LANSDOWNE

SYMPHONY

ORCHESTRA

Haydn Symphony No. 104 Program Notes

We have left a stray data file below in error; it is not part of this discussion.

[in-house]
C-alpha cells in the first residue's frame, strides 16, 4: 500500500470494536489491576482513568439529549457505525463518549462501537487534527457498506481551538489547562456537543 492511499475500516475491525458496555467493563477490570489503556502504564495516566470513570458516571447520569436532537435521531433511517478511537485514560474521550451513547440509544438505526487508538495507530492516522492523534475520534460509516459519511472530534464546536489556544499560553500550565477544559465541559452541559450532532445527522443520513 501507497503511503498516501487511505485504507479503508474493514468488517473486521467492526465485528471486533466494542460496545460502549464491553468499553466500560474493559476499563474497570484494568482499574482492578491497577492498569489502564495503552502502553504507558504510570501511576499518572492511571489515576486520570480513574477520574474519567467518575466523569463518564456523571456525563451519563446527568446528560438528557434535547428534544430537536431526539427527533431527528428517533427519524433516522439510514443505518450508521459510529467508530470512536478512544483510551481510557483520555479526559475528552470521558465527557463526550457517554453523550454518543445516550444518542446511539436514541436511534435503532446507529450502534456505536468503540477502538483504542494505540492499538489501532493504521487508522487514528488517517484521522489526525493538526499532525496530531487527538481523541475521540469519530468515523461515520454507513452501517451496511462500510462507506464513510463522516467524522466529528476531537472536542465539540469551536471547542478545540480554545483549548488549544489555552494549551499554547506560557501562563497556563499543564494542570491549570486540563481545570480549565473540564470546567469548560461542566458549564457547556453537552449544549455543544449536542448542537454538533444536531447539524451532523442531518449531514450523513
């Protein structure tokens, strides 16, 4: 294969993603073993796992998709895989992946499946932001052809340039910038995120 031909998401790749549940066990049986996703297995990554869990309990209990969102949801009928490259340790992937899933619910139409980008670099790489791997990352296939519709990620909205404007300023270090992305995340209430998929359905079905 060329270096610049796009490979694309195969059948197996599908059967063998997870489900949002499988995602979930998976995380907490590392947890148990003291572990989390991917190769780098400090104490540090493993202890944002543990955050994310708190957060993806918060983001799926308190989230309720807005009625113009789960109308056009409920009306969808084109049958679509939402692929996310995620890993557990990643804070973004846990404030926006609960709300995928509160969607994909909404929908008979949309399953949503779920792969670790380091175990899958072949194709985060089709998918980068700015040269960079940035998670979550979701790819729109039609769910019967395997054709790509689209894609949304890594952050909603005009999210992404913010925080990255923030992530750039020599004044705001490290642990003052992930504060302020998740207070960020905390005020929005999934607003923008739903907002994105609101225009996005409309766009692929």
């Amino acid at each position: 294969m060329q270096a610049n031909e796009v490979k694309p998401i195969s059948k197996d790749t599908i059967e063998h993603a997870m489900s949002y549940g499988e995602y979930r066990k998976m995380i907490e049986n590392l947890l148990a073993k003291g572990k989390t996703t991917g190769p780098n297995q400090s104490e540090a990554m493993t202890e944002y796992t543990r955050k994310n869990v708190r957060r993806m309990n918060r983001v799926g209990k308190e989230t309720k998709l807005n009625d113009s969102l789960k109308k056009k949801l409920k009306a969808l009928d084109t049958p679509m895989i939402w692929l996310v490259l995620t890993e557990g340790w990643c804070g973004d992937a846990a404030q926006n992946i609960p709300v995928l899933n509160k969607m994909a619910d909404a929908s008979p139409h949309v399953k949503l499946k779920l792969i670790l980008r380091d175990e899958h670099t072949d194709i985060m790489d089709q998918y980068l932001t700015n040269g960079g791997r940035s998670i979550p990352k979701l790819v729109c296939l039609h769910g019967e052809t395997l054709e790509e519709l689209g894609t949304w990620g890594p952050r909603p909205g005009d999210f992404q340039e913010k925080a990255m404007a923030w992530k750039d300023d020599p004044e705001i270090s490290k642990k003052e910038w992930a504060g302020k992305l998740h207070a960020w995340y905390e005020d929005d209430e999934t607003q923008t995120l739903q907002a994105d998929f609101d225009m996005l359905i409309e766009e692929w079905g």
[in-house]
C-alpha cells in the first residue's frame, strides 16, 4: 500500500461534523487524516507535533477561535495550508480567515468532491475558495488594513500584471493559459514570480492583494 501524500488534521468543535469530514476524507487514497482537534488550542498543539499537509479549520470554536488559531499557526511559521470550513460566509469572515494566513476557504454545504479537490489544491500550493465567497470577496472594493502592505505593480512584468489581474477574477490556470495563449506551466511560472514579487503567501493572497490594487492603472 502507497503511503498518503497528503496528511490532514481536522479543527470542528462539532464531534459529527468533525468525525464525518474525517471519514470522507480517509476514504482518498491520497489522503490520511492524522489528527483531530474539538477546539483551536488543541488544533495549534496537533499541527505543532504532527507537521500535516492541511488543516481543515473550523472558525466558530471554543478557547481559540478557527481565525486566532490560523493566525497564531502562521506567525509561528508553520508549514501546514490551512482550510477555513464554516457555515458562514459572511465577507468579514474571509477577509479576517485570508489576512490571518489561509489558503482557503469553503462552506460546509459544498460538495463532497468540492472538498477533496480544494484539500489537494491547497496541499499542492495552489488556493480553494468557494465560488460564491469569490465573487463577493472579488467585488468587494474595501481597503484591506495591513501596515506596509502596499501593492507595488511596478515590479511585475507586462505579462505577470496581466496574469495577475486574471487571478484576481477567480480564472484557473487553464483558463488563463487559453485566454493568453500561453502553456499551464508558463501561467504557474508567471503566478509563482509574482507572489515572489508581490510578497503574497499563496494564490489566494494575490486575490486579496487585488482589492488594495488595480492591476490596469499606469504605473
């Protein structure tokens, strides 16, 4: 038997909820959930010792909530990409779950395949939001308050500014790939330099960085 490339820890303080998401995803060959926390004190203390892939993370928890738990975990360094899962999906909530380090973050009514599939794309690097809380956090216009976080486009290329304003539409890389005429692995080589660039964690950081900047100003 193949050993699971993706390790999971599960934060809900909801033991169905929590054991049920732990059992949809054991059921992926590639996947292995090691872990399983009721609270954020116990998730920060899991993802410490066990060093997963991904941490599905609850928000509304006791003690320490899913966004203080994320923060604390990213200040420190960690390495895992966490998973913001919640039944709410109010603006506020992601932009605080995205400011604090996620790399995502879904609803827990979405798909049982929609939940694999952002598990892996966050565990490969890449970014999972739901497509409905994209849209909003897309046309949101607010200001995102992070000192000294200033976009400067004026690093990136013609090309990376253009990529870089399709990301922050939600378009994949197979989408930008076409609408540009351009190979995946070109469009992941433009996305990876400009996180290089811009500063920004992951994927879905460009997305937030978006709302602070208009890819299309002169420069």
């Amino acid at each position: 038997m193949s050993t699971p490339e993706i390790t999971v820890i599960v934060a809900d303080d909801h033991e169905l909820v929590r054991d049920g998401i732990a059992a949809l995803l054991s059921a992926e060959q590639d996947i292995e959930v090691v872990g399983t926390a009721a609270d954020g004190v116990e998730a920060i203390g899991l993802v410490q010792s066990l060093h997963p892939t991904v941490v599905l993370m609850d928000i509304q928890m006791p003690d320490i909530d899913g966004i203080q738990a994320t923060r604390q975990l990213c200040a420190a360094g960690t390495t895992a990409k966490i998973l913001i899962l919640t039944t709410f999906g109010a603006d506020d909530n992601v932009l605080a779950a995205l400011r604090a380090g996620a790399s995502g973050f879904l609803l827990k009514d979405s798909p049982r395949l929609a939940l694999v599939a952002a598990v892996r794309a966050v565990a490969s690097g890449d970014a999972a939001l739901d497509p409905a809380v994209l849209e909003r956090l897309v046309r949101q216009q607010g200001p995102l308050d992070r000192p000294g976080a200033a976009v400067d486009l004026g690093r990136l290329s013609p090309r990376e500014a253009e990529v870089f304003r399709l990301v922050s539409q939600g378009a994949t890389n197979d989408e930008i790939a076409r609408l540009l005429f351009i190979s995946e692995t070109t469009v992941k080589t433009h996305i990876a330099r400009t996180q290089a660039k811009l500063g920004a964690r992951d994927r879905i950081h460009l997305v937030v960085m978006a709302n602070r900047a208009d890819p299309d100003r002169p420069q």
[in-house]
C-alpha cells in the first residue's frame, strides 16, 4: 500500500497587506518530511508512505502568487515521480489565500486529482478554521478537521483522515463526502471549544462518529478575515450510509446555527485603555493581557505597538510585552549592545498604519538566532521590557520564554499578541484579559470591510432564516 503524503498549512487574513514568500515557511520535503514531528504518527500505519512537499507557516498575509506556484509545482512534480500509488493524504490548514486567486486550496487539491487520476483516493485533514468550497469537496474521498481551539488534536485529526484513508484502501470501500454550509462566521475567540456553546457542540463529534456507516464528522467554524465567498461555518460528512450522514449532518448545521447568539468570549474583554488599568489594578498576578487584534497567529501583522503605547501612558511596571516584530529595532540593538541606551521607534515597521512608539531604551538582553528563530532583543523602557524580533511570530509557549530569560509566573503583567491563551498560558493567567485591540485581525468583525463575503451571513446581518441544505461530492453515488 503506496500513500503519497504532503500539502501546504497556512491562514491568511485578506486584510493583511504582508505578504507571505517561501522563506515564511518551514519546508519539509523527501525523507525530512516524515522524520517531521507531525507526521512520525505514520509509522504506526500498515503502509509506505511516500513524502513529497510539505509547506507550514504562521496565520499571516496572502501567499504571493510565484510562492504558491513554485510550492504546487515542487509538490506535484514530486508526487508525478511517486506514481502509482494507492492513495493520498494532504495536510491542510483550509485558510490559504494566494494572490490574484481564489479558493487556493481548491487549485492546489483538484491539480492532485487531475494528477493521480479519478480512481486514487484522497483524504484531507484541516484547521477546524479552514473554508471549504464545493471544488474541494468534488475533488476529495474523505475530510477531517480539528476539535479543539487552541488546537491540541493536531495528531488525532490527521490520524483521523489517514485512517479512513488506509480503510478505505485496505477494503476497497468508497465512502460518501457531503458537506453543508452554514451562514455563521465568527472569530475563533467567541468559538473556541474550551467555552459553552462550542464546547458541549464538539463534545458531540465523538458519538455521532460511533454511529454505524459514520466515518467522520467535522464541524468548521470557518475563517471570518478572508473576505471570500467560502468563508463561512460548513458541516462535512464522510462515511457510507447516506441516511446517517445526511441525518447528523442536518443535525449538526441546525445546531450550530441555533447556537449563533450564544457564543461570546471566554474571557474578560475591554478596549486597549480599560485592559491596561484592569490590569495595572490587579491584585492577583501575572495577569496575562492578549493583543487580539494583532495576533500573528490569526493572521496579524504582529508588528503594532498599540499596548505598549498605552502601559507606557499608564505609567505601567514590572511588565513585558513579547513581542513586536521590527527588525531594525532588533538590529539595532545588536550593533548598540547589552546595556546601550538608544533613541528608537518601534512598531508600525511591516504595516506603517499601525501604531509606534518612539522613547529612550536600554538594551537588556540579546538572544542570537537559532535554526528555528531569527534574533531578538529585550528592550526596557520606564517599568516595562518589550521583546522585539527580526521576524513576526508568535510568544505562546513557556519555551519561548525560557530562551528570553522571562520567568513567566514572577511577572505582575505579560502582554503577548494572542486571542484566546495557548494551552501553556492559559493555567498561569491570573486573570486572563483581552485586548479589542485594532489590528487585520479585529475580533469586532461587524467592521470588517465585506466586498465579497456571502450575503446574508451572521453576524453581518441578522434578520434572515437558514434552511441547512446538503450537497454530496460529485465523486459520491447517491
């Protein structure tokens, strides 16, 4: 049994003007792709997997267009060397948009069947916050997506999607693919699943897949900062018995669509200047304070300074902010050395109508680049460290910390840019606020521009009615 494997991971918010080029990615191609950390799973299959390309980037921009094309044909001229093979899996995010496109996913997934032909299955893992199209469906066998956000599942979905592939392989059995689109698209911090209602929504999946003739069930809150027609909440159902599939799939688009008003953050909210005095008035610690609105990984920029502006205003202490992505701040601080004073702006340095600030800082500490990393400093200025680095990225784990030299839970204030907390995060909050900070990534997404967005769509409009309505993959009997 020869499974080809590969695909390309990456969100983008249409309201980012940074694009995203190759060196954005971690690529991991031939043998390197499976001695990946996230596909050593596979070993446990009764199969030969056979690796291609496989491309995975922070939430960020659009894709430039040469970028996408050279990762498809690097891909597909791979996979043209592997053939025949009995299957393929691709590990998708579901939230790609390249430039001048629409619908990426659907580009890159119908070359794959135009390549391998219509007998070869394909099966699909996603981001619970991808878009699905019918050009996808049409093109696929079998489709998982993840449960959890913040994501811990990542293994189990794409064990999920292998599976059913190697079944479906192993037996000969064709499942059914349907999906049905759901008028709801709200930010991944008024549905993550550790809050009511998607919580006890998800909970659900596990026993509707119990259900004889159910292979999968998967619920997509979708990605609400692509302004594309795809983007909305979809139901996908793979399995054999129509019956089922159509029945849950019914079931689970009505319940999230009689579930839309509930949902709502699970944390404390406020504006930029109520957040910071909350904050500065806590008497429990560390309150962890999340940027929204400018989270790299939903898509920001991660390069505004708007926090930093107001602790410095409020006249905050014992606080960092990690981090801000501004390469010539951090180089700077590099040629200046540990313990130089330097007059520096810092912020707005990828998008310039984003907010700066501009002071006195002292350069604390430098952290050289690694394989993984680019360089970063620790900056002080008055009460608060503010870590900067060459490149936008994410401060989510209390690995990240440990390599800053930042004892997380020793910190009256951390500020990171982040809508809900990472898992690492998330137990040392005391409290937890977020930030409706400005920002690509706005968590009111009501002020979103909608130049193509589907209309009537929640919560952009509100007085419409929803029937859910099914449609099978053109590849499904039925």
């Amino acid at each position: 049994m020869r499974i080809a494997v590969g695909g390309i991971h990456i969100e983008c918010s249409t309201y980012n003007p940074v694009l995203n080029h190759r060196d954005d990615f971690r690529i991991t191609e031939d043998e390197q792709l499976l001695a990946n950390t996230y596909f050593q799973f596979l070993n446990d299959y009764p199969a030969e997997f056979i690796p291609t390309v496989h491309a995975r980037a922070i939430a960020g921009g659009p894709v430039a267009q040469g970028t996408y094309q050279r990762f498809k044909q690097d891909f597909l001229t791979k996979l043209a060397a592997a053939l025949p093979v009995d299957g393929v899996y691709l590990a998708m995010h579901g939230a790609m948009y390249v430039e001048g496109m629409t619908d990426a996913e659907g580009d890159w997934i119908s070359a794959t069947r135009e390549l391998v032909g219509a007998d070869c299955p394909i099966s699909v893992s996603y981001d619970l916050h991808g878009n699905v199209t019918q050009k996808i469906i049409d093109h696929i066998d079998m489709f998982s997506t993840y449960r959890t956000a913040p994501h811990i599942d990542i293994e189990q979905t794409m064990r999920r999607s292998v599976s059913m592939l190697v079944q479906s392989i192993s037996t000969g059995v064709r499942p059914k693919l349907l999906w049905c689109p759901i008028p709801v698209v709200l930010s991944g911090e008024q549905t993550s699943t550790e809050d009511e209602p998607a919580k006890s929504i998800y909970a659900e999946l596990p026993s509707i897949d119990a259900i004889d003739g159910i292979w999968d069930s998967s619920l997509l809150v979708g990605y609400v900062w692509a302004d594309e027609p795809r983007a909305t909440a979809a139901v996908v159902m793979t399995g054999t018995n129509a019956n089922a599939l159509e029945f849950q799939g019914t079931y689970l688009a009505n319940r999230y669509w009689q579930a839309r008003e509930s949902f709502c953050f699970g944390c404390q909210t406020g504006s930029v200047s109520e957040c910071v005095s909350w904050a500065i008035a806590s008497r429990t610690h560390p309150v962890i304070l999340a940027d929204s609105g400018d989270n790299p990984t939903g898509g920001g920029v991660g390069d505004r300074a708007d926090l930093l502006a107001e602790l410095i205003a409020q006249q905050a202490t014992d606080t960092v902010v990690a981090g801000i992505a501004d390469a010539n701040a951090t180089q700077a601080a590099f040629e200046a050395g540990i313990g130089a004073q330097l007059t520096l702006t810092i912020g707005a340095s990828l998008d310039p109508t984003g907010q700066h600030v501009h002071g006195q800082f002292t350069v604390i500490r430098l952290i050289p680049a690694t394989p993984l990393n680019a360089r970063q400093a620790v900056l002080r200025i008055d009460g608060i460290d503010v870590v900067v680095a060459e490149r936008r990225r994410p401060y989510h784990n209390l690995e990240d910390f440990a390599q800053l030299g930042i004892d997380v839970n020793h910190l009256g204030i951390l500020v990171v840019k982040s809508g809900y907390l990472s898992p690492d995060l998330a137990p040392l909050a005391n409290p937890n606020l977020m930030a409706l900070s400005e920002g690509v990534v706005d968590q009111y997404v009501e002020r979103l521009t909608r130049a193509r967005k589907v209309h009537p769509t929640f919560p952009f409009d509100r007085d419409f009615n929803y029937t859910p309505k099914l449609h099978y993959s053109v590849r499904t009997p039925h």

Some  of  the  greatest  musical  innovations  take  place  when  composers  have  space  to  experiment.    That  is  exactly  what  took  place  when  Prince  Paul  Anton  Esterházy  hired  a  29-year-old  freelance  composer,  Joseph  Haydn,  to  run  the  music  for  their  court,  during  Vienna  winters  and  especially  at  their  newly-built  Hungarian  summer  palace,  which  included  an  opera  theater.  Haydn  conducted,  composed,  and  managed  all  musical  performances.    While  the  operas  are  less  frequently  performed,  Haydn’s  string  quartets  and  symphonies  are  the  cornerstones  of  both  genres.  At  the  beginning  of  his  tenure,  the  orchestra  contained  between  13-15  players,  but  it  grew  under  Paul  Anton’s  brother  and  successor,  Prince  Nicolaus:  in  its  heyday  (in  the  1780s)  there  were  up  to  24  members.  Meanwhile,  throughout  the  18th  century  the  city  of  London  was  growing  into  a  bustling  metropolis,  with  a  flourishing  middle  class.    Both  nobility  and  public  subscriptions  (ticket  sales)  supported  an  active  musical  life.    Composers  such  as  Handel  and  Johann  Christian  Bach  (son  of  Johann  Sebastian)  did  well  in  settling  there,  and  in  his  last  months,  even  Mozart  was  planning  his  first  trip  to  London  (as  an  adult,  that  is).  With  time,  Haydn’s  operatic  duties  at  the  court  waned,  and  he  promoted  his  instrumental  music  in  Vienna  and  abroad.    When  the  son  of  Nicolaus  Esterházy,  Anton,  inherited  the  estate  in  1790,  the  orchestra  was  wound  up.    Within  a  short  time,  the  London-based  violinist  and  concert  promoter  Johann  Peter  Salomon  paid  Haydn  a  visit,  insisting  (with  a  contract  for  a  considerable  sum  of  money)  that  Haydn,  now  nearly  sixty,  visit  London.    This  visit  was  a  tremendous  success  on  every  level,  as  were  later  visits  and  series  of  performances,  even  in  1795,  after  Salomon’s  concerts  had  dried  up.    The  Symphony  No.  104  was  performed  at  a  benefit  concert  on  May  4,  1795,  and  Haydn  wrote  on  the  manuscript  that  it  was  the  twelfth  symphony  he’d  composed  in  England.    The  critic  (and  friend  of  Haydn),  Charles  Burney,  wrote  that  Haydn’s  symphonies  of  this  time  were  “such  as  were  never  heard  before,  of  any  mortal’s  production;  of  what  Apollo  &  the  Muses  compose  or  perform  we  can  only  judge  by  such  productions  as  these.”